Friday, October 30, 2015
U.S. Ed Department said district discriminated in out-of-district placements, will monitor plan to address it
The U.S. Department of Education has determined that some claims of racial discrimination in the East Ramapo School District are founded, and will closely monitor an agreement with the Rockland district to address the issue.
In a letter this week to the Spring Valley branch of the NAACP, the department's Office for Civil Rights, or OCR, determined that a disproportionate number of out-of-district placements for special education students went to white children. The office had reviewed NAACP complaints of racial discrimination based on race and national origin, including claims that Yiddish-language classes were offered more frequently than Spanish- and Creole-language classes.
OCR ceased further investigation and last month East Ramapo agreed to a 12-point plan to address concerns over discrimination, particularly over the district's procedures for placement of special education students and in the development of alternative language programs.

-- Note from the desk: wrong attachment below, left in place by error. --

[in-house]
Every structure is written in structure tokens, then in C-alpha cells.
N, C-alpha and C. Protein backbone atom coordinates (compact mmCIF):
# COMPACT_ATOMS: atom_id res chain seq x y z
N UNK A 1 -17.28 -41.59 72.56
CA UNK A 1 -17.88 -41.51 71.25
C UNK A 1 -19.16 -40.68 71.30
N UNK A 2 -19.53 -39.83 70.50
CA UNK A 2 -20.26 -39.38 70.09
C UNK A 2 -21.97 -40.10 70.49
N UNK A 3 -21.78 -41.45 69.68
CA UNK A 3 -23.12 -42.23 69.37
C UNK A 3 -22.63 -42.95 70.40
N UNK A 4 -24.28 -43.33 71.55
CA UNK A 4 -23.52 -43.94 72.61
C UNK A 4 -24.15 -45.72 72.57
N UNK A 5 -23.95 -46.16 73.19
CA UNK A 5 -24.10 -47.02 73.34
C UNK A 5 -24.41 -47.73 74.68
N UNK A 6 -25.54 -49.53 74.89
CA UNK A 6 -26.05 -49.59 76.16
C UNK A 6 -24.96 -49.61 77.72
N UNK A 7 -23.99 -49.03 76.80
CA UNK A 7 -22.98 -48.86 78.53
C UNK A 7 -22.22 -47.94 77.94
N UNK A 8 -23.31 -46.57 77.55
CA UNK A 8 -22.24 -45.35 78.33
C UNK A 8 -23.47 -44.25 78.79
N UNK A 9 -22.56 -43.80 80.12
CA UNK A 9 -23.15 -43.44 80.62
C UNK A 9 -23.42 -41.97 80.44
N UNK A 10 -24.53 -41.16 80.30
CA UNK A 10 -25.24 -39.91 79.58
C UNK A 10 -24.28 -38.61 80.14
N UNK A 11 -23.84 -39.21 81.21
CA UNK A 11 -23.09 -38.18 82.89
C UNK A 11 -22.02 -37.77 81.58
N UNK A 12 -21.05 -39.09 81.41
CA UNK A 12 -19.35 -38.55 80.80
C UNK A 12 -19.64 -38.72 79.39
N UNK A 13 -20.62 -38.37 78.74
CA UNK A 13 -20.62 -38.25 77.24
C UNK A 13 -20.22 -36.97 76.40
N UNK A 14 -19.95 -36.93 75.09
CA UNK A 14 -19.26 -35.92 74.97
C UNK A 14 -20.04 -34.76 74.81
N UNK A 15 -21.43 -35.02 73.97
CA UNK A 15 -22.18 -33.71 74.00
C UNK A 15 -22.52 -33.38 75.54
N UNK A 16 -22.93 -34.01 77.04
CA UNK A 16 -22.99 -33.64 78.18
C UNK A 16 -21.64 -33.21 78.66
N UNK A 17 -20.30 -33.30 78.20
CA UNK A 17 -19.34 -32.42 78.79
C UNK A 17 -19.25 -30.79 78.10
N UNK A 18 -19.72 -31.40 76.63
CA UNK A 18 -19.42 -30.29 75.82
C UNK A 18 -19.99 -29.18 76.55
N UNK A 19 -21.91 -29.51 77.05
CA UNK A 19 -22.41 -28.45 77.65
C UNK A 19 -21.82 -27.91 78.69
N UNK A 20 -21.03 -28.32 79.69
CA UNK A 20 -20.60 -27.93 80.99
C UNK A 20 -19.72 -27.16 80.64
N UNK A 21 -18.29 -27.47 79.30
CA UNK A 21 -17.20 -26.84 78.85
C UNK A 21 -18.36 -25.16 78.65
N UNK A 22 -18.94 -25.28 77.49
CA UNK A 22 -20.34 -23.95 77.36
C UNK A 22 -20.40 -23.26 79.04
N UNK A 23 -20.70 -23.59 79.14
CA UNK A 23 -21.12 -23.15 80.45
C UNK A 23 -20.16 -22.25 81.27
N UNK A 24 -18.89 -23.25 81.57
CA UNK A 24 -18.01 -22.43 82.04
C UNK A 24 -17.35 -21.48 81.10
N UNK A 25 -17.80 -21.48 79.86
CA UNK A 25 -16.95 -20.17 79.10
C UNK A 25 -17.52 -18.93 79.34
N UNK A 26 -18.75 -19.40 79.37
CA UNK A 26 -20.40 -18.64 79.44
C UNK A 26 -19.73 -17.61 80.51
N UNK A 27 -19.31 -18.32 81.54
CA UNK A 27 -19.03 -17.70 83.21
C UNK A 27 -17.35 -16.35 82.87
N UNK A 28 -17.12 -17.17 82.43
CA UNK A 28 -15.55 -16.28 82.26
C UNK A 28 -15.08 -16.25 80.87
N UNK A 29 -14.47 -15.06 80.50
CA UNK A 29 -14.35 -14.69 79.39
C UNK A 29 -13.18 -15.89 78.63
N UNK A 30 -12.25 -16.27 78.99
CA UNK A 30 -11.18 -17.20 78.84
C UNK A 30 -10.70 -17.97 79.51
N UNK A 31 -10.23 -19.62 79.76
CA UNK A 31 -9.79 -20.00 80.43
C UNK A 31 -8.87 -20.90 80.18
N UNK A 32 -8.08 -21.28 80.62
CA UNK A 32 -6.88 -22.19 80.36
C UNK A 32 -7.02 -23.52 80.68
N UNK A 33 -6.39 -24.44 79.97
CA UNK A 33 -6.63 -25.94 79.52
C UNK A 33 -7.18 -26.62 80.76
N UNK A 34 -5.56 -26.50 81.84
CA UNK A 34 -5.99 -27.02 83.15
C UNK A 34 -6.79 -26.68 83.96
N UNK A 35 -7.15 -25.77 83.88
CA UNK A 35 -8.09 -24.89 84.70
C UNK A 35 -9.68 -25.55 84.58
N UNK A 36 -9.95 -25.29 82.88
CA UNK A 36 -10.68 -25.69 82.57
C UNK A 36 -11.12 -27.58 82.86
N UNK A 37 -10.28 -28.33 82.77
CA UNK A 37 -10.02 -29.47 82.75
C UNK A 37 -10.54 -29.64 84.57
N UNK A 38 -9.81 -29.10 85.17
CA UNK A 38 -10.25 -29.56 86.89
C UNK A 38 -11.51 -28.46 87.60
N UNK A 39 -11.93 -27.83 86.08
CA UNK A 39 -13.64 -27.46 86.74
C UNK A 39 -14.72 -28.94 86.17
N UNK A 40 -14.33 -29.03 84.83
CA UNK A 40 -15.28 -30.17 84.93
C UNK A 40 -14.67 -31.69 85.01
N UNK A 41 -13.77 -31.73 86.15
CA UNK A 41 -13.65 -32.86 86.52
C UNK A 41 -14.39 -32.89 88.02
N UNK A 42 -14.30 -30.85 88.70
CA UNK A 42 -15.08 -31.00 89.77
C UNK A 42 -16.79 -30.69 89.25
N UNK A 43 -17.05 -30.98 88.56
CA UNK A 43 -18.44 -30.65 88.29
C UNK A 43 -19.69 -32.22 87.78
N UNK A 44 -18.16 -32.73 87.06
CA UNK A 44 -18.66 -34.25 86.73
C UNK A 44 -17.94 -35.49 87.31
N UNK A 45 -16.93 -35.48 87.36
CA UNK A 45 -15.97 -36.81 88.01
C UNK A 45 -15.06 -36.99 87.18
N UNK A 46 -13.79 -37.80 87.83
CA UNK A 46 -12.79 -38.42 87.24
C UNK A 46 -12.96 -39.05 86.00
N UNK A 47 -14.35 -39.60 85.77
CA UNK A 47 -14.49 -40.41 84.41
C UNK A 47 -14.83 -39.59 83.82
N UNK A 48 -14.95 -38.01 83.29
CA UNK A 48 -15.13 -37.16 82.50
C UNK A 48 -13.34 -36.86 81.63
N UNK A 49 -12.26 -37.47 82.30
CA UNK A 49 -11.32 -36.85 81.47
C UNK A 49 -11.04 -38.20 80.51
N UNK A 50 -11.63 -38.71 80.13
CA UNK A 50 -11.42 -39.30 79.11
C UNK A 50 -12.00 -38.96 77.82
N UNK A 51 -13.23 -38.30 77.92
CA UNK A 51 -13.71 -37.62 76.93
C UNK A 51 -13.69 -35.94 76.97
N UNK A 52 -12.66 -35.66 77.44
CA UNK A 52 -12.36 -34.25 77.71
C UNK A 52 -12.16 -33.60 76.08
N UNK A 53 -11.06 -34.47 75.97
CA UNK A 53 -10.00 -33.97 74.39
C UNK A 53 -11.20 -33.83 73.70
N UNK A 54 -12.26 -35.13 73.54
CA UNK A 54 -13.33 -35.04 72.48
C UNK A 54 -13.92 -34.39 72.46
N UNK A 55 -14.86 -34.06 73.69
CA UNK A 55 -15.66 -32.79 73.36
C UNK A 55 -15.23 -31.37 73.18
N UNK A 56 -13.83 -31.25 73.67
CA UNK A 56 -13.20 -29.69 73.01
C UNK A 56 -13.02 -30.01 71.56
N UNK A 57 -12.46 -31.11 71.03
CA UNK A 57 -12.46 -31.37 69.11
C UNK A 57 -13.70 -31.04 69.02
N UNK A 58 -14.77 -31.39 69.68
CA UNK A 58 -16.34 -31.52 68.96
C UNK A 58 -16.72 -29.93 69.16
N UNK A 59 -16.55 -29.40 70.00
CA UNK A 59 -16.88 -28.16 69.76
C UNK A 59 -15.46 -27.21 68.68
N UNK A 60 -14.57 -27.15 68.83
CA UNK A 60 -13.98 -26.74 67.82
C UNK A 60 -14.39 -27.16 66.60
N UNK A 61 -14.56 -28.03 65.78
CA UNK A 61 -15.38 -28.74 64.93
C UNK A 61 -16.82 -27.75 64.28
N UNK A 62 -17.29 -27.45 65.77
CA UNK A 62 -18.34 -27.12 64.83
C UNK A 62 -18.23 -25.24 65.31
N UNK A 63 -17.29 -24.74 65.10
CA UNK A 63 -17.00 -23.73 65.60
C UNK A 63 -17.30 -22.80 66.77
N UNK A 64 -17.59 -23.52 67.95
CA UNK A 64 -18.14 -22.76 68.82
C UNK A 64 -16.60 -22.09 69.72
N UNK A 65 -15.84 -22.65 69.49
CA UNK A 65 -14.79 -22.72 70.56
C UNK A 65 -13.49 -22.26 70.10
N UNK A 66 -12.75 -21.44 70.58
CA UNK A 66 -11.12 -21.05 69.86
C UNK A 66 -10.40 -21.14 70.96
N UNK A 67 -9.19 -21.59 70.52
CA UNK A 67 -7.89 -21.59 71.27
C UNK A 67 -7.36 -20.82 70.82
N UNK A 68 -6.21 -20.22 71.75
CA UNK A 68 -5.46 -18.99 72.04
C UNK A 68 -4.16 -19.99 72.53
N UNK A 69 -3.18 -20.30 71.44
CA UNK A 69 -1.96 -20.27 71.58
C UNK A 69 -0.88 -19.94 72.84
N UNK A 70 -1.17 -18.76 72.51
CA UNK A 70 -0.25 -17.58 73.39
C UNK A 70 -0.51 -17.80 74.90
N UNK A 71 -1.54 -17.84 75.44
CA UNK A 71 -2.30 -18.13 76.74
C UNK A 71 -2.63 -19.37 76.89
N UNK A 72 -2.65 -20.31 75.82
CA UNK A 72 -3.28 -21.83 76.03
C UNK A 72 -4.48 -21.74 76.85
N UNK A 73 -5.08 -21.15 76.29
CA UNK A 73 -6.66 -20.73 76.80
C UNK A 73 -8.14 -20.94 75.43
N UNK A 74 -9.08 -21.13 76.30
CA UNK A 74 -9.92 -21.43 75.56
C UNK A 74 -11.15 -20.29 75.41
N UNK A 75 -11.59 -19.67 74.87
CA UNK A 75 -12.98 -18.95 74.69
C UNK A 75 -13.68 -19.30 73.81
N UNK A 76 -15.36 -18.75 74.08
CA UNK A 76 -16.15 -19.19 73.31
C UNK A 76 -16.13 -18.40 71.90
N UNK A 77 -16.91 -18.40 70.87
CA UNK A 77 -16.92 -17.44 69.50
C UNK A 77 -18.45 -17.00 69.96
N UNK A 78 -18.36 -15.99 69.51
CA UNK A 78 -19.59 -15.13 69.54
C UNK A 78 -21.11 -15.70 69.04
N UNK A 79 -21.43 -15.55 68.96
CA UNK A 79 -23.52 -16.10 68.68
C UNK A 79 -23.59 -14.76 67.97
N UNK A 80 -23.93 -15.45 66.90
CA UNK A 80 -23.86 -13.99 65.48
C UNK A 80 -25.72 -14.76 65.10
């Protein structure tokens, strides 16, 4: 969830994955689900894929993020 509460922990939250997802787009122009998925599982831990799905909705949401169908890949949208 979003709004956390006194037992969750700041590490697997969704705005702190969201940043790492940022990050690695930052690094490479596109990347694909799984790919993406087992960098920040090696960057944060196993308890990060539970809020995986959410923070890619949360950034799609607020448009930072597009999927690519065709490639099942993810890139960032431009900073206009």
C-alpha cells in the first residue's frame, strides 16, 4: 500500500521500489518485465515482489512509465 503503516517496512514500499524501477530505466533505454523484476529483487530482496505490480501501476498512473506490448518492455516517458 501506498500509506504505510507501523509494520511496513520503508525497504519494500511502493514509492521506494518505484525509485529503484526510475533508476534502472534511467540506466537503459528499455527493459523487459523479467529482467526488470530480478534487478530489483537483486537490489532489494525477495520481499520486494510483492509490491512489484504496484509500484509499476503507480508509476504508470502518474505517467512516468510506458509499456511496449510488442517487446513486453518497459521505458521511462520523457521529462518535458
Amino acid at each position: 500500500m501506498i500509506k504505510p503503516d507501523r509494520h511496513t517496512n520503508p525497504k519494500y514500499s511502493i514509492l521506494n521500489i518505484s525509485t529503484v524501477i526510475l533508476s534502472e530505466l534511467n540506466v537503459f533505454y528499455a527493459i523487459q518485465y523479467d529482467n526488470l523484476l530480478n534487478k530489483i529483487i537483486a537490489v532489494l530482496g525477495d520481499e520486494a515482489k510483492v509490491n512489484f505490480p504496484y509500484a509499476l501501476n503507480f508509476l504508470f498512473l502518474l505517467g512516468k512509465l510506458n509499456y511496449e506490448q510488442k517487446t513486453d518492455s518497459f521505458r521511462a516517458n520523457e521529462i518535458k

"OCR will monitor implementation of the resolution agreement," OCR Director Timothy Blanchard wrote to NAACP President Willie Trotman on Tuesday. "If the district fails to comply with the terms of the resolution agreement, OCR will resume its investigation."
The move comes two months after Dennis Walcott, a former New York City schools chancellor, was named New York State Education Commissioner MaryEllen Elia to head a panel to monitor district operations. The panel was asked to ensure that East Ramapo students receive a good education and that taxpayer money is spent appropriately.
Both are big issues in a district plagued by mistrust between a Board of Education dominated by Orthodox and Hasidic men who send their children to private yeshivas and parents of public school students who are mostly black and Latino.
Darren Dopp, a spokesman for the school district, could not be reached for comment.
But Wilbur Aldridge, head of the Mid-Hudson NAACP, called the district's 12-point plan and the federal promise to monitor the district plan, "almost having a monitor over the monitor."
"They are verifying what we already found," Aldridge said. "You really didn't need the feds to tell you that it was founded."
Eric Grossfeld, co-founder of the advocacy group Get Up, Stand Up: East Ramapo, said the plan was "a tremendous breakthrough for everyone fighting for equality in East Ramapo."
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